Assessment of sustainable neighbourhoods: from standards to cultural practices
Free (open access)
Volume 12 (2017), Issue 3
368 - 378
The development of Neighbourhood Sustainability Assessment (NSA) tools has contributed to the planning and design of better urban environments. Some of these systems aim to be universal through the use of standards, while paradoxically contributing to the certification of projects in culturally diverse contexts. This practice, however, is inconsistent with the notion of sustainability that advocates for a planning and design process adapted to a specific location. Therefore, this study examines how some national NSA tools adapt or not to other countries’ cultures while using standards as a mean of evaluation. It provides an analysis of four NSA systems, the LEED-ND v2009 rating tool, the HQE-A label, the AQUA Bairro e loteamento label, and HKTS green architecture award, conceived by American, French, Brazilian and Vietnamese organisations, respectively. It examines through the survey and classification of evaluation parameters to which extent an assessment culture is sometime contradictory to the assessment of neighbourhoods developed in other cultural contexts. The study ultimately leads to the characterisation of distinct NSA tools cultural profiles. Finally, it discusses the factors (such as contextual adaptation, planning and design ideology, and green construction market growth) that drive the conception of NSA tool.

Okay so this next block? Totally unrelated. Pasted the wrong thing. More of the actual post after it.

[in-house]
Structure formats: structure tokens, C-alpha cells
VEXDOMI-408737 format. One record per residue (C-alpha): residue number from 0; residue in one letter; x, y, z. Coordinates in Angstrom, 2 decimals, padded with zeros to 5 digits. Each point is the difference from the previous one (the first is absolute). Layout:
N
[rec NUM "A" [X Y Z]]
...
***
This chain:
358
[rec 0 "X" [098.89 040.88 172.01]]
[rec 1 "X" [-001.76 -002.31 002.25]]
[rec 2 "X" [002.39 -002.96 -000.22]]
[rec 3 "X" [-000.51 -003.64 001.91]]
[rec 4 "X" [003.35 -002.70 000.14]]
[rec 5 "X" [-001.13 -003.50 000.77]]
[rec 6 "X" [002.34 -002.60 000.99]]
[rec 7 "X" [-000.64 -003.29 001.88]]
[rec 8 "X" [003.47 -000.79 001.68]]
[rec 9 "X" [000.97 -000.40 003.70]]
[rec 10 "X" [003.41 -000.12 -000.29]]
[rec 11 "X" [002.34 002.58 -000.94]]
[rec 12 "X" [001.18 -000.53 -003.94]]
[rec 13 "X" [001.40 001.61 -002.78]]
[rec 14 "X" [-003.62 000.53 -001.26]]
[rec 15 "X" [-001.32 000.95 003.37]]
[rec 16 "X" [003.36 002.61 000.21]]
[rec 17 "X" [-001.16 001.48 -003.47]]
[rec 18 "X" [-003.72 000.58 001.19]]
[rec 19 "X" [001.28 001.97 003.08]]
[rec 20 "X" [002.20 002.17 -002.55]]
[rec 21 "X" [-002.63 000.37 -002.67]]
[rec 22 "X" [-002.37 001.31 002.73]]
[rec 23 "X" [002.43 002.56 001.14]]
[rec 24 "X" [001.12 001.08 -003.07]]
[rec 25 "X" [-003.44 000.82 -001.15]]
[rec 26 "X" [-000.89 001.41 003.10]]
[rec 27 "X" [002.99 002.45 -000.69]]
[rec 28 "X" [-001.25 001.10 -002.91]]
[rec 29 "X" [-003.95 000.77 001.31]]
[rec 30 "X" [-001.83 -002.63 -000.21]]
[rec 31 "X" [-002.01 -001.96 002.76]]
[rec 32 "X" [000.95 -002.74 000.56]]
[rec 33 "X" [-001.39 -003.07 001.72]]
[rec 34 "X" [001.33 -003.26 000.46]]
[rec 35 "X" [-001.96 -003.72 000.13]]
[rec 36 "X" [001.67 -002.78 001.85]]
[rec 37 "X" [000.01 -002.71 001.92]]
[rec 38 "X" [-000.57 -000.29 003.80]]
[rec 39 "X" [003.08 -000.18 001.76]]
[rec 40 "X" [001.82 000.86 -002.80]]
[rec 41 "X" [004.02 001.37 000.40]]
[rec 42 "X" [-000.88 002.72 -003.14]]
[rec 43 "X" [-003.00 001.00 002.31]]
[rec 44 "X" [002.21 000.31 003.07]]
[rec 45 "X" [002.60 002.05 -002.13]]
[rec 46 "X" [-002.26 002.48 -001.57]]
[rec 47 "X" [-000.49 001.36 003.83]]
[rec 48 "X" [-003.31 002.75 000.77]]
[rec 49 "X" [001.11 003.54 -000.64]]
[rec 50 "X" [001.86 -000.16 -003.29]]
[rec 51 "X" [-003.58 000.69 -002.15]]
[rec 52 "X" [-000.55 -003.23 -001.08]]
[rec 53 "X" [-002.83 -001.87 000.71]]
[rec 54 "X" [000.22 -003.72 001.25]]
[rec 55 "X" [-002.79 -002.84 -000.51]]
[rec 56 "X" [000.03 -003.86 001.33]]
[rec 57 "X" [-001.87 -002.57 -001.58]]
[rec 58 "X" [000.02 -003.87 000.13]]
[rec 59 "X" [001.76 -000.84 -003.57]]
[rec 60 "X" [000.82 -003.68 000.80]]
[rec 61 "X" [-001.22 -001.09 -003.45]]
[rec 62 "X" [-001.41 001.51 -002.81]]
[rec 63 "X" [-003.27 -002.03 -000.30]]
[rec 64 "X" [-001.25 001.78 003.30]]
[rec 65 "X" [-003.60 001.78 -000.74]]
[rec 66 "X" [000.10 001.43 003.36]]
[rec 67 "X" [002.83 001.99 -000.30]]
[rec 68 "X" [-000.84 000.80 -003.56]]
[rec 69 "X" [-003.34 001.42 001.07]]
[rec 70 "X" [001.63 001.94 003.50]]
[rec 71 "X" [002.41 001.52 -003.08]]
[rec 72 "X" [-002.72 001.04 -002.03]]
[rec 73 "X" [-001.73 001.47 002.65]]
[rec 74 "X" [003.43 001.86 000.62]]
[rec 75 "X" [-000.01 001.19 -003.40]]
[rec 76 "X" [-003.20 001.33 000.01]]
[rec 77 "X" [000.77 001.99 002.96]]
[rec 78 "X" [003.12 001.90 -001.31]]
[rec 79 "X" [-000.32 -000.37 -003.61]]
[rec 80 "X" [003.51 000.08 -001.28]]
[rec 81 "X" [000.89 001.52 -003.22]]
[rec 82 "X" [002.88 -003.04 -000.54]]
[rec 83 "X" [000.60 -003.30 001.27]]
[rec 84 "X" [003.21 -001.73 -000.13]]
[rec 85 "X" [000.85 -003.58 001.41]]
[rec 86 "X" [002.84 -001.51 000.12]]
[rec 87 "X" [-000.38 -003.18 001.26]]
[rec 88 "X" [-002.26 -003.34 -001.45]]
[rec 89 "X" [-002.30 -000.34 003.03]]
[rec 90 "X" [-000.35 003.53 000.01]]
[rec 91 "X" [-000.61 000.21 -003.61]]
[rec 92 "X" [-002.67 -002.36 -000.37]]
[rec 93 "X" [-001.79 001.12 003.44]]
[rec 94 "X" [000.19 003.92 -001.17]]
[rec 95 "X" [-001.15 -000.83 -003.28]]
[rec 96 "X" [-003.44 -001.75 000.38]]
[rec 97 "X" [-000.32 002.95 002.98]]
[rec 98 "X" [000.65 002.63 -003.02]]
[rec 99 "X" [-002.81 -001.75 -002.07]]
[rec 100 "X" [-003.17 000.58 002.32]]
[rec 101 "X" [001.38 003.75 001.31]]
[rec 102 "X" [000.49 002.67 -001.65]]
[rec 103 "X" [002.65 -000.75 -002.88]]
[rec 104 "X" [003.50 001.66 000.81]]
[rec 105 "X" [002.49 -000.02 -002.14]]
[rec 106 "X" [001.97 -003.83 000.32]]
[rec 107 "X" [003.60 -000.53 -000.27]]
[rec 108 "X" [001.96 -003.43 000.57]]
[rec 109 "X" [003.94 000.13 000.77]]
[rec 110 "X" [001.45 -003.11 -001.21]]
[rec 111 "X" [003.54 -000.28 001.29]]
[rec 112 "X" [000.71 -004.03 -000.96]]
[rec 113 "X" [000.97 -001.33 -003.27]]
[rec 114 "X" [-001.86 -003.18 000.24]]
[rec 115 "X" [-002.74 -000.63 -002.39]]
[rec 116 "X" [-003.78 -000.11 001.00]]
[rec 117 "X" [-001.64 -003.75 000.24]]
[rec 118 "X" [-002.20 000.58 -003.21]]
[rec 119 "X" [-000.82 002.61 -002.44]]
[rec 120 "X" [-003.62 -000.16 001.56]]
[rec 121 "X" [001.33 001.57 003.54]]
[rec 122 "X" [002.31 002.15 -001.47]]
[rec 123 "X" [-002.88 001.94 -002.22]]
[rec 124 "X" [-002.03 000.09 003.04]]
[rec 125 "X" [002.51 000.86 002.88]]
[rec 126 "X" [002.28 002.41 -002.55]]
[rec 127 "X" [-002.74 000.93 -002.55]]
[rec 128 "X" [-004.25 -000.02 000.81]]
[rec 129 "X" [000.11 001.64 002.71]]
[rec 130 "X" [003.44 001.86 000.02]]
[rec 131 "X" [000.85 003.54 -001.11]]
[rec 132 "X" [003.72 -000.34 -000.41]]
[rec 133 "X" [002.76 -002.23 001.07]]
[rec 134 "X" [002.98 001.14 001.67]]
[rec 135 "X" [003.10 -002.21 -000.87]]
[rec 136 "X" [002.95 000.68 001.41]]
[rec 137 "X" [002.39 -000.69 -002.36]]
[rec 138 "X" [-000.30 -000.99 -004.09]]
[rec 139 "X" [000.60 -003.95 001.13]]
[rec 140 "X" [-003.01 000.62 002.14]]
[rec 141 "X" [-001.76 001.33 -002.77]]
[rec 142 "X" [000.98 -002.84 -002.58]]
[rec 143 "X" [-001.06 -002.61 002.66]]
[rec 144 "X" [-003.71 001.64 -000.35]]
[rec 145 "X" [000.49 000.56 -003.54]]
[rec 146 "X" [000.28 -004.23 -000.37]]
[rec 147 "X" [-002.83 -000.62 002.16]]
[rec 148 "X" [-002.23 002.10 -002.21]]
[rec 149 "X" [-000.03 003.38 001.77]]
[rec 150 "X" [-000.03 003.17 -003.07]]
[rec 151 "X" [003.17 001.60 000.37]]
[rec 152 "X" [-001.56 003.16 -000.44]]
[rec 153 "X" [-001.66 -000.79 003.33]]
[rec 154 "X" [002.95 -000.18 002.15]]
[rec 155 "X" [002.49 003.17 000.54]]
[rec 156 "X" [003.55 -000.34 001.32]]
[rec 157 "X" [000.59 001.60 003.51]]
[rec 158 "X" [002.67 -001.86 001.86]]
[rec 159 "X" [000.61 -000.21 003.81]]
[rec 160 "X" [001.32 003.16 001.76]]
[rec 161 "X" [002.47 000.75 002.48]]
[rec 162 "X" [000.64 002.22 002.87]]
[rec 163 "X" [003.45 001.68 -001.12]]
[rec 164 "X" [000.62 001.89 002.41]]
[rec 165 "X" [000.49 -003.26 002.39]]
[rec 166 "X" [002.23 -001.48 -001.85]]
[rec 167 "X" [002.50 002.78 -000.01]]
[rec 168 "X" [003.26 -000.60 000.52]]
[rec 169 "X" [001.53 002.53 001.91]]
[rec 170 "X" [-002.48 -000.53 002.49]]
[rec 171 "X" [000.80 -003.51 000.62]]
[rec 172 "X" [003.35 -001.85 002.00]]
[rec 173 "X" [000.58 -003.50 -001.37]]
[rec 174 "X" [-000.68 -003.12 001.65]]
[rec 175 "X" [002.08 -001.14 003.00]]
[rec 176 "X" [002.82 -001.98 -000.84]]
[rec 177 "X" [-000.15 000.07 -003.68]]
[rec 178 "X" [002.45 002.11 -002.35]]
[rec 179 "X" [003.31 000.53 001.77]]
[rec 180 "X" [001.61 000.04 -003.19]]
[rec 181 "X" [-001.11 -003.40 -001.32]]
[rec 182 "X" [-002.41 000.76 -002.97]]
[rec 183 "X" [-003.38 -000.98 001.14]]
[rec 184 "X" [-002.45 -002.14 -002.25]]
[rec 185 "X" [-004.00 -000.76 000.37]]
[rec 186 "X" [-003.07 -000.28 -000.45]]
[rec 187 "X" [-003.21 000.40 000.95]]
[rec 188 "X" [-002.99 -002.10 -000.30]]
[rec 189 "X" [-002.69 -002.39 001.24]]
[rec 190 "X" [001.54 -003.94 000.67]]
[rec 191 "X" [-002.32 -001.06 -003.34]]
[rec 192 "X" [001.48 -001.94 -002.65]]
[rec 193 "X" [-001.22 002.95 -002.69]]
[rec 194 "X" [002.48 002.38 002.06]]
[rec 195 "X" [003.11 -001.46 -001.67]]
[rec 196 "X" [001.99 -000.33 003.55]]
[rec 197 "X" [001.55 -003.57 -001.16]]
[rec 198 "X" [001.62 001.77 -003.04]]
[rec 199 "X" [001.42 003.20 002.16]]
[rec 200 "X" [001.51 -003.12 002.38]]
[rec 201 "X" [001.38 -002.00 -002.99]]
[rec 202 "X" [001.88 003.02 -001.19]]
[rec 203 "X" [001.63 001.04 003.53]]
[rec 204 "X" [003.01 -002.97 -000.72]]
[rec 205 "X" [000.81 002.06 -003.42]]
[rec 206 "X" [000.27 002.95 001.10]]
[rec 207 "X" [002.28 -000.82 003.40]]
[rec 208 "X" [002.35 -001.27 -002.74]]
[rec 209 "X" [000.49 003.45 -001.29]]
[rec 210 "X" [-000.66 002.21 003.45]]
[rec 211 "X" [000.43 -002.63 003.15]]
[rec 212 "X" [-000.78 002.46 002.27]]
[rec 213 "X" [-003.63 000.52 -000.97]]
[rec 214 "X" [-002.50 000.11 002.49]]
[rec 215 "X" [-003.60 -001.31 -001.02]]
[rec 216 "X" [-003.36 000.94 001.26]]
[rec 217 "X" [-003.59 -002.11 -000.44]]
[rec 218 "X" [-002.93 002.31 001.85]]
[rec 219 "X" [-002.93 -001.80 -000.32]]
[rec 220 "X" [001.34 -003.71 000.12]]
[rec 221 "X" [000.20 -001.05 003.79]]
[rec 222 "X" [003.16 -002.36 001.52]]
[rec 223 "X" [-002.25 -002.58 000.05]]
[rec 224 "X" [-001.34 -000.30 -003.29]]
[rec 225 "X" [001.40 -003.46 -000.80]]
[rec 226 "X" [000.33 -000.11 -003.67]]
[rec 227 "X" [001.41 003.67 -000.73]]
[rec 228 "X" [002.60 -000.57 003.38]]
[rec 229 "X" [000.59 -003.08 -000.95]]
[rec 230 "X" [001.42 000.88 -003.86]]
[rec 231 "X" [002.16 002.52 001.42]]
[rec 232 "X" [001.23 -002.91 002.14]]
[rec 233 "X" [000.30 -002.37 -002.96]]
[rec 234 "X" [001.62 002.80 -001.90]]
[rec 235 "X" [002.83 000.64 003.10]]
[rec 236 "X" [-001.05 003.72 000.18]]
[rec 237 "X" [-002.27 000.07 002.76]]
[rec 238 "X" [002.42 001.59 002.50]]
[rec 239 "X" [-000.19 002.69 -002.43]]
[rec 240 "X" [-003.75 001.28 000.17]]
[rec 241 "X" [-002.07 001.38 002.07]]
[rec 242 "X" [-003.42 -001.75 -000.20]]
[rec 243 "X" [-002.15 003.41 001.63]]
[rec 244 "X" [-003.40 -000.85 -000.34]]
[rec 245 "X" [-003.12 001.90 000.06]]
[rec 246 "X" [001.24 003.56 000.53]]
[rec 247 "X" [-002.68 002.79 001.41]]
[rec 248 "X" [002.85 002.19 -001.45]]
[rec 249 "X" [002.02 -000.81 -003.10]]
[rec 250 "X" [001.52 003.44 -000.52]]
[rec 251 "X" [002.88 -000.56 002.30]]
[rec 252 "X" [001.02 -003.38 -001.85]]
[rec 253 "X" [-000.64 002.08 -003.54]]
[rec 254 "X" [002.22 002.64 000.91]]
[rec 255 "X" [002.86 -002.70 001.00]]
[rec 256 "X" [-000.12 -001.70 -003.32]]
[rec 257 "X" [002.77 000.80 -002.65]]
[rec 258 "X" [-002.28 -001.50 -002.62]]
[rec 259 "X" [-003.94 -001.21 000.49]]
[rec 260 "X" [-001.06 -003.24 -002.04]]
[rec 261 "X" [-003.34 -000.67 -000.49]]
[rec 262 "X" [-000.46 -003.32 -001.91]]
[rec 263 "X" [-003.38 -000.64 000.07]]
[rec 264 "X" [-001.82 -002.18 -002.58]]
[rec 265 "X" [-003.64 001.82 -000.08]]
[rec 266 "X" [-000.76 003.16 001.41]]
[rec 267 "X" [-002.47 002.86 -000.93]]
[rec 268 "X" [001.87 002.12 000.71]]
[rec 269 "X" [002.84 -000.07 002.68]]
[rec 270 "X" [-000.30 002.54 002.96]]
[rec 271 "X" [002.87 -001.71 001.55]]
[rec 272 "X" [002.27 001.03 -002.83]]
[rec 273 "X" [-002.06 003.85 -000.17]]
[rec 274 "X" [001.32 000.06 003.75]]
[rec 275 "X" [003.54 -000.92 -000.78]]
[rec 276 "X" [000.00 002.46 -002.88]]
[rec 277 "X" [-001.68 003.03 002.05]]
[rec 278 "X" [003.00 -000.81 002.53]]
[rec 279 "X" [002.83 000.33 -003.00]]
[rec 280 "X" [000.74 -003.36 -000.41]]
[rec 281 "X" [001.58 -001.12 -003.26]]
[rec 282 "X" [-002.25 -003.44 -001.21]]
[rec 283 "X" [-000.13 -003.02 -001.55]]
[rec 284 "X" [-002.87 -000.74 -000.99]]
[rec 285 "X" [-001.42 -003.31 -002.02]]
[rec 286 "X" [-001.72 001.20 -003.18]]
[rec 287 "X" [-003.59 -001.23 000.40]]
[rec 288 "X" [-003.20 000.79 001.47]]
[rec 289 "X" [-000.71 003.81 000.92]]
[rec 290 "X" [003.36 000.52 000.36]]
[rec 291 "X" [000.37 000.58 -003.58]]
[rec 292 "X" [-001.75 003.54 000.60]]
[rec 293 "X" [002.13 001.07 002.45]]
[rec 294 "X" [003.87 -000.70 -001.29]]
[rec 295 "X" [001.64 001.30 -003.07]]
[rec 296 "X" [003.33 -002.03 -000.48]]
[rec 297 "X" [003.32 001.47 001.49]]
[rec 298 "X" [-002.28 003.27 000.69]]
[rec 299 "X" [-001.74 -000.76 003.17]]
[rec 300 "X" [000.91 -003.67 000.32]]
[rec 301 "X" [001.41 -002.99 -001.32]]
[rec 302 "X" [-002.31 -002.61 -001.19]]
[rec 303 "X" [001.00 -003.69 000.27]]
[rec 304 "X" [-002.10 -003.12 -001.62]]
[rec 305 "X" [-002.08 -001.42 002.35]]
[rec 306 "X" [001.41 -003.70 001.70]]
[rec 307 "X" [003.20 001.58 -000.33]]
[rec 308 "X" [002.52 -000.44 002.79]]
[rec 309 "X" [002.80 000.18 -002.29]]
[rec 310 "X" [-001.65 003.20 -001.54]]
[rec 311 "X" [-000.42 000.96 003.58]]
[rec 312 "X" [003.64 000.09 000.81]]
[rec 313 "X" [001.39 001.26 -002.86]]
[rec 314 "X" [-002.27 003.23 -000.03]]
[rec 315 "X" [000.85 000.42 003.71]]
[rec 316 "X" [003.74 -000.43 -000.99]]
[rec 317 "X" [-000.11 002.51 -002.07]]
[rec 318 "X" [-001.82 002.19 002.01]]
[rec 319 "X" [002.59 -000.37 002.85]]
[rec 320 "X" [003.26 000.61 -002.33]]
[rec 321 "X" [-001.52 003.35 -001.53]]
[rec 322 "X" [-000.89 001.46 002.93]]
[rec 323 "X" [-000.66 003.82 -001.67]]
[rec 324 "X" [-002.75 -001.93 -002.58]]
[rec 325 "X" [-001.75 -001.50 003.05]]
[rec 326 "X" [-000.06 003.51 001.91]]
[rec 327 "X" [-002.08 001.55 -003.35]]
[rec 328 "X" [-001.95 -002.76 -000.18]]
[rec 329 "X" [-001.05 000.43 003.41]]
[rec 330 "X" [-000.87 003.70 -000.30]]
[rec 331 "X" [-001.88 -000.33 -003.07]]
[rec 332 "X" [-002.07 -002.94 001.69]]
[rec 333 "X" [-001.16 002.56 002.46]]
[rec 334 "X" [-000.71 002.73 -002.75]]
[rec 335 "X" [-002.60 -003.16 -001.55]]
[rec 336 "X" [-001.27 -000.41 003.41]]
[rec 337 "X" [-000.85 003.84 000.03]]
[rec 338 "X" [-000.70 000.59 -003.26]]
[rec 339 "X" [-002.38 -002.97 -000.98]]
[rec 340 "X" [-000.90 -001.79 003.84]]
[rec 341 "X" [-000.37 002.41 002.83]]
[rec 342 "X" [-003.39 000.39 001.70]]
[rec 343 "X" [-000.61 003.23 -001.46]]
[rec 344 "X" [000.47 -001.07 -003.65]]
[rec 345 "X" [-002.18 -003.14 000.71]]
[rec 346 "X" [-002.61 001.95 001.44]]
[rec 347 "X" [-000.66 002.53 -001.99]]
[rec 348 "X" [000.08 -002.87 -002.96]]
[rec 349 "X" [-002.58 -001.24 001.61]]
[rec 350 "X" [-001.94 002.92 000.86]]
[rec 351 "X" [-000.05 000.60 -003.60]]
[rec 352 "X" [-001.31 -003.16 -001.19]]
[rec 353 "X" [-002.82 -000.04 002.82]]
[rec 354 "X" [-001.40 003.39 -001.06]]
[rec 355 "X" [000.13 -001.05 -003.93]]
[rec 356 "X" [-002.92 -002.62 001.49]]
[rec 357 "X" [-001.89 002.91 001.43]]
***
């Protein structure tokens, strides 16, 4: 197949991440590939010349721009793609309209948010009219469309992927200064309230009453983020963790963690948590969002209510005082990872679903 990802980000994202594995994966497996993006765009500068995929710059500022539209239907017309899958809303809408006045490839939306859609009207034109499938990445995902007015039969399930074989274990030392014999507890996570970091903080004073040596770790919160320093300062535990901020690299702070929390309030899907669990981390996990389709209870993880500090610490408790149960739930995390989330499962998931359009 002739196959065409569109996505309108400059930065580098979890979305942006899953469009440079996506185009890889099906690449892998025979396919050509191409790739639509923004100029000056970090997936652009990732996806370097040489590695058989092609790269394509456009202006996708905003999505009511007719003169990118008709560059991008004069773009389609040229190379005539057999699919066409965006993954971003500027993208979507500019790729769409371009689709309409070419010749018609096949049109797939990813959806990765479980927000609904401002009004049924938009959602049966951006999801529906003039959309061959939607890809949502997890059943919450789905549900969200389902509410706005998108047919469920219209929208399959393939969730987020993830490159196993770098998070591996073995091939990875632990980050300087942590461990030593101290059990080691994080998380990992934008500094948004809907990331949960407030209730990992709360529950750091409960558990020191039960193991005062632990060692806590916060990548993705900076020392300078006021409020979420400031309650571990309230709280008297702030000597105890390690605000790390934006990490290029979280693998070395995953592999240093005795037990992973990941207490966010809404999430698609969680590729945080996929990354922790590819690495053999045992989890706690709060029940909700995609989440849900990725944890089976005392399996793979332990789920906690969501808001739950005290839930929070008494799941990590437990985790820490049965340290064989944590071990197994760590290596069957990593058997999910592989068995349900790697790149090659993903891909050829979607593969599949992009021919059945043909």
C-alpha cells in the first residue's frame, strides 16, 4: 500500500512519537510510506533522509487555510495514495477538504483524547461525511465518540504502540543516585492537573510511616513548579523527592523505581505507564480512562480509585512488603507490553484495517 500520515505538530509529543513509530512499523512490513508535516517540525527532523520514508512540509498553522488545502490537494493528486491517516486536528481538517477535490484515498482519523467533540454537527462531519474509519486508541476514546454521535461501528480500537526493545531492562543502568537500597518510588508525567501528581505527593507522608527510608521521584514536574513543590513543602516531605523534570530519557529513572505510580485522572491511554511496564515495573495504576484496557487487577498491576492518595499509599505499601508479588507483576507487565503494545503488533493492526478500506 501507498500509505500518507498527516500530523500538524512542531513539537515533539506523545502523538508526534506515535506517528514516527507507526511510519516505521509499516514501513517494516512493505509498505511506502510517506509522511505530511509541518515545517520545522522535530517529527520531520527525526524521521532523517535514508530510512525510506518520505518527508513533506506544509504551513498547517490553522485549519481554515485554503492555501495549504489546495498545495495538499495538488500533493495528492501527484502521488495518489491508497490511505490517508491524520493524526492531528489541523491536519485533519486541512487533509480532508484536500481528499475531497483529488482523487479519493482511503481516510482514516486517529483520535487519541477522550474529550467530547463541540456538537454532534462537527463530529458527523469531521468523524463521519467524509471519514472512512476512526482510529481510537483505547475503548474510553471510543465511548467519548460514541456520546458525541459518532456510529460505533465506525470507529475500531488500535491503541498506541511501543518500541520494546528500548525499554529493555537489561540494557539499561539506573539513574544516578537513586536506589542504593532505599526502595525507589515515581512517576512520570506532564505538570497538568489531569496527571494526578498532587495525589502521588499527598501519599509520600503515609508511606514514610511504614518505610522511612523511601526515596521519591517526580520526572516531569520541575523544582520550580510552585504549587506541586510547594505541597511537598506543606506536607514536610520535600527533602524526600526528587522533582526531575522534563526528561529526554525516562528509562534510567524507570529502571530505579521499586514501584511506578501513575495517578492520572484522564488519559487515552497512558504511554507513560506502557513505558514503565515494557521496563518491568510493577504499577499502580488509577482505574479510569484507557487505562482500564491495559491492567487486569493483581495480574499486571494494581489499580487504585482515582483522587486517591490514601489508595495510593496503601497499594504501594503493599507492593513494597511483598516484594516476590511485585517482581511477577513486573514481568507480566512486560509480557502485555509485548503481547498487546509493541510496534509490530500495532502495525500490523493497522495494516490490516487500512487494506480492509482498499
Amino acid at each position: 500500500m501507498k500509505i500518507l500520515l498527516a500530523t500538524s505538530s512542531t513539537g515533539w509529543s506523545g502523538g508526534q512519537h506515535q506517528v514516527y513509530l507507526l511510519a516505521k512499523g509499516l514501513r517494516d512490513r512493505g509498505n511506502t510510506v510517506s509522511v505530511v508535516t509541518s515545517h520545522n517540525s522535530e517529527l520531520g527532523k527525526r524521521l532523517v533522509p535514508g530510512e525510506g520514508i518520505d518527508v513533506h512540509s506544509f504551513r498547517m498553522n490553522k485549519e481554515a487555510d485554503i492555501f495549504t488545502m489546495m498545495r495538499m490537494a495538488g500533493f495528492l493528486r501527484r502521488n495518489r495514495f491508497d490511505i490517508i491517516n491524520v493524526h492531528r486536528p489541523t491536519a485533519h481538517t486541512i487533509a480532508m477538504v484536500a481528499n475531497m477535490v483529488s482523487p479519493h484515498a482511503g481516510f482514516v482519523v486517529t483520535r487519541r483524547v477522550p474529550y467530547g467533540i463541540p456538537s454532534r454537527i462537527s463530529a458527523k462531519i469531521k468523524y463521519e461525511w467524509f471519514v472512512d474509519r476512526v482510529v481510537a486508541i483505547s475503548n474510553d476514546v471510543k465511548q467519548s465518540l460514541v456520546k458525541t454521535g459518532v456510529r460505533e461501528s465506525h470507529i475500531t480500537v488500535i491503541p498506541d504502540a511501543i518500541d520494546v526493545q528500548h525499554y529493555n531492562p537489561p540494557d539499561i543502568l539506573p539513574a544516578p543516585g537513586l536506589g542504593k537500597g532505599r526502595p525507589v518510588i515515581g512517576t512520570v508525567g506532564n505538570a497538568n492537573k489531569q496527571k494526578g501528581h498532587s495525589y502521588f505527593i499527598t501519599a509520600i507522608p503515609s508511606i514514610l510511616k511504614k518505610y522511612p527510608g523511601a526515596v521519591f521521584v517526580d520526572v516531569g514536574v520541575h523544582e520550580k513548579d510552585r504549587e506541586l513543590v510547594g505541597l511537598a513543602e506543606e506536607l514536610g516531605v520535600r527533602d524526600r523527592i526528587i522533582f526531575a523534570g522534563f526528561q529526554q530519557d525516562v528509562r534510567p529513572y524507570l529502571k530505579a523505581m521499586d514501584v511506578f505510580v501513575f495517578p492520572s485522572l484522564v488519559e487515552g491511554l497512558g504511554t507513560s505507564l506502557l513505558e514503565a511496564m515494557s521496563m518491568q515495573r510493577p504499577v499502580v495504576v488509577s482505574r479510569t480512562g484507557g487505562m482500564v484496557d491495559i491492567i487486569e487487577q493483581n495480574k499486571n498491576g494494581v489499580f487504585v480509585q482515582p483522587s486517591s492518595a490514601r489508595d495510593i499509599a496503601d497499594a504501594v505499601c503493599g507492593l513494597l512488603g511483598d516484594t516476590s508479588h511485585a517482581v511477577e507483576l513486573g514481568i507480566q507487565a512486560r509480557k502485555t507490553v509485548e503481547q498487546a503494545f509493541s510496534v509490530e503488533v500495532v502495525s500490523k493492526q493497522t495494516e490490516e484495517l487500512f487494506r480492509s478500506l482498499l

assessment culture, eco-neighbourhood certification, standards, sustainable neighbourhood assessment system, urban sustainability